I delightedly attended a performance earlier this month by the highly regarded Bellevue-based children’s theater group, Taproot Theater. As with previous performances, the thrust was to impress upon youngsters that bullying, in any of its ugly manifestations, is not to be tolerated.
The production played to a wall-to-wall audience of students at Vaughn Elementary. The kids were elated. They sponged up the lessons of the show with rapt enthusiasm.
The production this year was “Trouble In Fairytalezania.” As before, the actors set up a large backdrop screen with appropriate artwork. They move unobtrusively and staged the program with quick changes of costumes as they went through their paces.
Most performers play more than one role. This show featured some surprising twists on old fairy tales. The Big Bad Wolf turns out to be the good guy who gets put down by — guess who? — The Three Little Pigs. Little Red Riding Hood figured in the show, as did other fairy tale characters.
Quite out of character, if you will.
Of Taproot performers Sarah Renwick, B.J. Smyth, Eric Hampton, Asha Stichter and Caitlin Macy-Beckwith, only Stichter and Smyth were part of last year’s event.
“They were being mean to the wolf,” said Braedon Rose, a kindergartner in teacher Cecily Novotney’s class. “That wasn’t very nice.”
His classmate, Dylan Brooke, said: “Bullying means when someone wants to play and they keep saying no.”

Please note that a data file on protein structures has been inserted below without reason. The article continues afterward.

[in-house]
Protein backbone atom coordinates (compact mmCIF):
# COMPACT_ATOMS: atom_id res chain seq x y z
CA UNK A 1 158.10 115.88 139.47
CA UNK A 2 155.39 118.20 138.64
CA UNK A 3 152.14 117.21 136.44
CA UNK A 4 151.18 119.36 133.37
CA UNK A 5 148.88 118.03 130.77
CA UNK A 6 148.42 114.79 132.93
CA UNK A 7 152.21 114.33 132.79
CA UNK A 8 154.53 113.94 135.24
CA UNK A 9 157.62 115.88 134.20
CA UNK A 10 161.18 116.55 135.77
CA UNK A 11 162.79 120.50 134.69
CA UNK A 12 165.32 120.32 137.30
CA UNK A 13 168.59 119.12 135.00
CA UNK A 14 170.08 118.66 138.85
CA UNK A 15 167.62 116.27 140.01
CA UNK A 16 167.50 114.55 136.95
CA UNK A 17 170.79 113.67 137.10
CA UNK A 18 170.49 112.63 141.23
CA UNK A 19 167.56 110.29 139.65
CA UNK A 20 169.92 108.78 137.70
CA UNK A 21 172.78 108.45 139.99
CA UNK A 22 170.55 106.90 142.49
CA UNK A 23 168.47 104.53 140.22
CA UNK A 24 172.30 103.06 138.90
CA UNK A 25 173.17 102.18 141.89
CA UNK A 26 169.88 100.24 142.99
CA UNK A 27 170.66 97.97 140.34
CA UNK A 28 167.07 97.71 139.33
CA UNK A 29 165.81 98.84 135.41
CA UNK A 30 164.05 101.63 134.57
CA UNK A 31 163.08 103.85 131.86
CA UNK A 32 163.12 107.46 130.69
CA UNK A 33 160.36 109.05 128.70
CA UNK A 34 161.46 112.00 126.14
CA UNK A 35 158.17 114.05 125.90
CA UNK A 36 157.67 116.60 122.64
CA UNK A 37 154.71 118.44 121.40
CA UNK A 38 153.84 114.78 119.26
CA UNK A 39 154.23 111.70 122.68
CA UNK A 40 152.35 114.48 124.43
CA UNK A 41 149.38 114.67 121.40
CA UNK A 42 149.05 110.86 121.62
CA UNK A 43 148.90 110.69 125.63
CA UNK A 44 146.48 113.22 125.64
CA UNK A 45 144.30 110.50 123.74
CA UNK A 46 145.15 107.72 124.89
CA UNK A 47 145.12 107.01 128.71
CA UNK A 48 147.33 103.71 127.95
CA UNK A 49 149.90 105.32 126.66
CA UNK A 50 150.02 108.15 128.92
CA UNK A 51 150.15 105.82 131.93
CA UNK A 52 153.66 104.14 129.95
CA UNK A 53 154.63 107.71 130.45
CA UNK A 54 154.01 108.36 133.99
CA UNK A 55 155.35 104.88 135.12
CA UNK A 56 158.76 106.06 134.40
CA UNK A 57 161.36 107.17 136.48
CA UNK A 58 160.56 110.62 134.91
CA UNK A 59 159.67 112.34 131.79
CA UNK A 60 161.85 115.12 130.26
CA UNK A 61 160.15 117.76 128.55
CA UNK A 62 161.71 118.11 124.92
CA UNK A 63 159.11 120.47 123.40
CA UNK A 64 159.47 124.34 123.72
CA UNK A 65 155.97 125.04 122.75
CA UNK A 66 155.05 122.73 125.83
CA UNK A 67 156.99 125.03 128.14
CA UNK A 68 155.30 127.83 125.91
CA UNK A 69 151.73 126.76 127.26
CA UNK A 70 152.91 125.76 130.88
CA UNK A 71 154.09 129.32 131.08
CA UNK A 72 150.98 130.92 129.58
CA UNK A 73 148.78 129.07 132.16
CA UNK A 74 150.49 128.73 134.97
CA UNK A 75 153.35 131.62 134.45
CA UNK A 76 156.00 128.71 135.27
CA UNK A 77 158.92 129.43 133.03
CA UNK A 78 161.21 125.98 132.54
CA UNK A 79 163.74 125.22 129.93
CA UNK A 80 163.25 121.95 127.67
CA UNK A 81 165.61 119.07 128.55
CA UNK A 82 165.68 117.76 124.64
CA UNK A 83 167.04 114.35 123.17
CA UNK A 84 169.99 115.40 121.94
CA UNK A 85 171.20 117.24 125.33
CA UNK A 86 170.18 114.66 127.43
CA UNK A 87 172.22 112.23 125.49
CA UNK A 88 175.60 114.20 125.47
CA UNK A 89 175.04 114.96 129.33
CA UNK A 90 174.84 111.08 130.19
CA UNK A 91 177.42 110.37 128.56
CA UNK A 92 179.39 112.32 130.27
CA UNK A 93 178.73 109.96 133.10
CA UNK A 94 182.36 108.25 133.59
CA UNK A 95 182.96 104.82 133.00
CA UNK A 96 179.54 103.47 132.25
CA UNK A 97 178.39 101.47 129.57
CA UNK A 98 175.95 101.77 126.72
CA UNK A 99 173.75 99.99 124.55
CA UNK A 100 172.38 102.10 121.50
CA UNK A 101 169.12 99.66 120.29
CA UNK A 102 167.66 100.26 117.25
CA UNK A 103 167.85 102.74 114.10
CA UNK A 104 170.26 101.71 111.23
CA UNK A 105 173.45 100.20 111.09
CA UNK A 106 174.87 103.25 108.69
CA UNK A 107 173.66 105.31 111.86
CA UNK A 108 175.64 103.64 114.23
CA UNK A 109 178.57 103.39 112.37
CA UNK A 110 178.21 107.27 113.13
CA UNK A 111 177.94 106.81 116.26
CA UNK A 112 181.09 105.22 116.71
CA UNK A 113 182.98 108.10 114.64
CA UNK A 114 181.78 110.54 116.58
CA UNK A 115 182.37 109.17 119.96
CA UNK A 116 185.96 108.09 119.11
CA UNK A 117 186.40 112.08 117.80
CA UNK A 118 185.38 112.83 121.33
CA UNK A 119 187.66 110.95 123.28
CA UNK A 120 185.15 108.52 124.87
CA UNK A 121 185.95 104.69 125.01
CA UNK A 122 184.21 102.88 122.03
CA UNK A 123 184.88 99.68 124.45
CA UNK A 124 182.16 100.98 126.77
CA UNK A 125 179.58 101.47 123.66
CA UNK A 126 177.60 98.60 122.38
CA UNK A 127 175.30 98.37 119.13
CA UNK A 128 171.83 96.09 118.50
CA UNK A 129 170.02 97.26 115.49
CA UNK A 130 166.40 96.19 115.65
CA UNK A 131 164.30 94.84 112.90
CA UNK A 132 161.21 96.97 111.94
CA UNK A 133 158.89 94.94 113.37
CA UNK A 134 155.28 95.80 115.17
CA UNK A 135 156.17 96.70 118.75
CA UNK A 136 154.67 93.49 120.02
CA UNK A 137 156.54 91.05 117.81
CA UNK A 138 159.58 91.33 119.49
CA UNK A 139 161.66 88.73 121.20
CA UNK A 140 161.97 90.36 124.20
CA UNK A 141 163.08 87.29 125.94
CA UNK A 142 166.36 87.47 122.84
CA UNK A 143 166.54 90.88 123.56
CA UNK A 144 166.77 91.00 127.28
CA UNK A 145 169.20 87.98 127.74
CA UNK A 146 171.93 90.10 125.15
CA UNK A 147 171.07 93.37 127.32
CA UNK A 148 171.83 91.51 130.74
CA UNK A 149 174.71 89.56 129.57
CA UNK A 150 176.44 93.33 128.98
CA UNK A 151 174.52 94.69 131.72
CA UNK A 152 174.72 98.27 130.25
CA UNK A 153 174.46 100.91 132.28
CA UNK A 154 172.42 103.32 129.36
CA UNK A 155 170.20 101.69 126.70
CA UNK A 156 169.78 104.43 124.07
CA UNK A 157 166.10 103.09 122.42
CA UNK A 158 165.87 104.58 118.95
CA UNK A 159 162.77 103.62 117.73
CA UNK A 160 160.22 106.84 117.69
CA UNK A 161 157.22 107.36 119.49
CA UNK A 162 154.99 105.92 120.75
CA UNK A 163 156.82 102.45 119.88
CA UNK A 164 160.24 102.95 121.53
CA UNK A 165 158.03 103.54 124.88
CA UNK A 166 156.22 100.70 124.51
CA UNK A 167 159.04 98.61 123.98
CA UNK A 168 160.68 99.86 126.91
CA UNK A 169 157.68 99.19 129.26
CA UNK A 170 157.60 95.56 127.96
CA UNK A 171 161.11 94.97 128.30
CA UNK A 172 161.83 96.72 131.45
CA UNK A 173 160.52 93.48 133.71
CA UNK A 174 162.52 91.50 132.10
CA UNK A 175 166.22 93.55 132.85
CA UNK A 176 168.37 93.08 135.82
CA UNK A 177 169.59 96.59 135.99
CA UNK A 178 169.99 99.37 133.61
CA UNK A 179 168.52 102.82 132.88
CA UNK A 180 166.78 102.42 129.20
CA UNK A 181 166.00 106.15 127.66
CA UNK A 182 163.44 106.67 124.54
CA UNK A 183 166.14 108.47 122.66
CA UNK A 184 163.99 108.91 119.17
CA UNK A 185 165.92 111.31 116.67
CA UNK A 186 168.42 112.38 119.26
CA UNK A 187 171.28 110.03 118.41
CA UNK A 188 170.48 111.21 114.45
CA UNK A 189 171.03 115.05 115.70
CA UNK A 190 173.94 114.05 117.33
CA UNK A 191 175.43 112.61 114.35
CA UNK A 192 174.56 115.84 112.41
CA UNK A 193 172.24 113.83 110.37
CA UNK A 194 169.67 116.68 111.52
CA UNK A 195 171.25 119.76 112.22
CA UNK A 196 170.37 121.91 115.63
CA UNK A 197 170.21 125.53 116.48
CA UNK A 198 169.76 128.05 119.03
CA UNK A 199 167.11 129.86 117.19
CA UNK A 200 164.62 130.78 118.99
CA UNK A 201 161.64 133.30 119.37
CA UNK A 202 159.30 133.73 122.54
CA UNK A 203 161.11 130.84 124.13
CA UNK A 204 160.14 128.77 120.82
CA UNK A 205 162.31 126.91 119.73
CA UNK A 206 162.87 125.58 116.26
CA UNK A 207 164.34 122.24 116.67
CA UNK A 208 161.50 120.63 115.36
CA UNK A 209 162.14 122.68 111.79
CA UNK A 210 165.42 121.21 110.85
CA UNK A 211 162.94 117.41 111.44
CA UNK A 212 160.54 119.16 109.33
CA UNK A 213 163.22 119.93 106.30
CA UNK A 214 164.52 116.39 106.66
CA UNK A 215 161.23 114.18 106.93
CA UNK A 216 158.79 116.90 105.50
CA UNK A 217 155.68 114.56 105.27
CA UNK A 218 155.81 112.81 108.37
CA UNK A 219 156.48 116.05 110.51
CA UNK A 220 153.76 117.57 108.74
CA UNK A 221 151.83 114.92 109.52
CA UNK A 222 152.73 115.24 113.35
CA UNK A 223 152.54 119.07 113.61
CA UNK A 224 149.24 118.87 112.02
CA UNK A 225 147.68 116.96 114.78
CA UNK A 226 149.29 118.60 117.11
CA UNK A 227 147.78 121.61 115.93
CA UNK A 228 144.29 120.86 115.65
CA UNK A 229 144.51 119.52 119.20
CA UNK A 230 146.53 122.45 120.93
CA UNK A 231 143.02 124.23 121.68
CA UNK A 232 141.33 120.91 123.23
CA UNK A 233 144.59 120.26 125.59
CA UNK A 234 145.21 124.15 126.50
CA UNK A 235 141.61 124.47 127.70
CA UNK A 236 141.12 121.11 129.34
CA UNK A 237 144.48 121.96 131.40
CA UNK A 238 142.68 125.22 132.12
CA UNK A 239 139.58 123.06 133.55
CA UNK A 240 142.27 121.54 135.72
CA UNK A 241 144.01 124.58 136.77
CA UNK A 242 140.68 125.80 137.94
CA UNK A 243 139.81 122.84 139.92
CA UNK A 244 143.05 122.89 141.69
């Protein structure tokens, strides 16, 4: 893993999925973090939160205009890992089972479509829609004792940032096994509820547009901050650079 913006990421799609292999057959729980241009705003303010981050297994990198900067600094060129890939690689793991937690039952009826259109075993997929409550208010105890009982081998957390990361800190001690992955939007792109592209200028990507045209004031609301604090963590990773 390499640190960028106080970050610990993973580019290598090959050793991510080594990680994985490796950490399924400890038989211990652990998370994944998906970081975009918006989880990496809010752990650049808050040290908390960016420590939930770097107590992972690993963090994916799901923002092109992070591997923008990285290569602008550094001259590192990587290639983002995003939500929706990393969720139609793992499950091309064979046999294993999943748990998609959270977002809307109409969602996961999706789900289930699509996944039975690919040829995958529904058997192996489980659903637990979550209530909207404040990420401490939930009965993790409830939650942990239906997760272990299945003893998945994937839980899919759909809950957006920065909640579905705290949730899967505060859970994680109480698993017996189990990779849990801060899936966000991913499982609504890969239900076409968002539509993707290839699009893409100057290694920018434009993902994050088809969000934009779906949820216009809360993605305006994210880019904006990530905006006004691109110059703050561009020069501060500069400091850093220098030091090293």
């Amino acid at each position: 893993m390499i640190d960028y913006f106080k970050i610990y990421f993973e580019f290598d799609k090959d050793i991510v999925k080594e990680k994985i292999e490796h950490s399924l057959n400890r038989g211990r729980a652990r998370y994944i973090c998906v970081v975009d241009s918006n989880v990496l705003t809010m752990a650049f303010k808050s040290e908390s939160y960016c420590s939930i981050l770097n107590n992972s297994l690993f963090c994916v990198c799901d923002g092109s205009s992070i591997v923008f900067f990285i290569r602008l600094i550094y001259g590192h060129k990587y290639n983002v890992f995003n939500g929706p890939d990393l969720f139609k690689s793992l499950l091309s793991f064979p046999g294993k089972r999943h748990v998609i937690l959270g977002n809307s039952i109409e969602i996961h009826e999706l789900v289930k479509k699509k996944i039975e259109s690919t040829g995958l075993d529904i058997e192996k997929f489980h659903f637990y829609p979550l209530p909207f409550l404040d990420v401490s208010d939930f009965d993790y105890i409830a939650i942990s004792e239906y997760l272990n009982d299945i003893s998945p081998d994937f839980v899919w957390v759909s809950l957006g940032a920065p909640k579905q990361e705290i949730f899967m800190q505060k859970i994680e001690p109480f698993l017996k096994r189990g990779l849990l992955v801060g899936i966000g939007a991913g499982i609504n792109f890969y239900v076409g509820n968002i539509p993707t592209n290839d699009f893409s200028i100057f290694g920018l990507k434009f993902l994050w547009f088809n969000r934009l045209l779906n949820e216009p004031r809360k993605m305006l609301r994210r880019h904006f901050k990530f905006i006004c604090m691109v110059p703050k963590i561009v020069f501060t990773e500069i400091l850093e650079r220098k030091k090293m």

Fellow kindergartener Jackson Shirts learned that you “shouldn’t fight with people.”
When the show ended to tumultuous applause from kids, teachers and parents, the performers each said a few words to stimulate the kids’ responses.
With that, it seemed every child in the crowded room had their hands in the air, causing a roiling wave of unarticulated but anxious ask-me pleas.
And their questions and comments were right on the mark.
“Prior to this annual performance, our counselor, Laurel Young, visits each classroom to teach our students problem-solving strategies,” Vaughn Elementary Principal Susan O’Leary said. “I follow up with a presentation about our district and school expectations around harassment, intimidation and bullying.
“This is the fourth year in a row we have had Taproot Theater perform for our students,” O’Leary said. “October is National Bullying Prevention Month, and the performances teach our students the important skills of recognizing, refusing and reporting bullying.”
O’Leary thanked Communities In Schools of Peninsula, which sponsors the program each year.
And I’m proud to be the longest-serving member of the CISP board.
Want to be involved? Call CISP’s office at 253-884-5733.Hugh McMillan is a longtime freelance writer for The Peninsula Gateway. He can be reached at 253-884-3319 or by email at hmcmnp1000@ centurytel.net.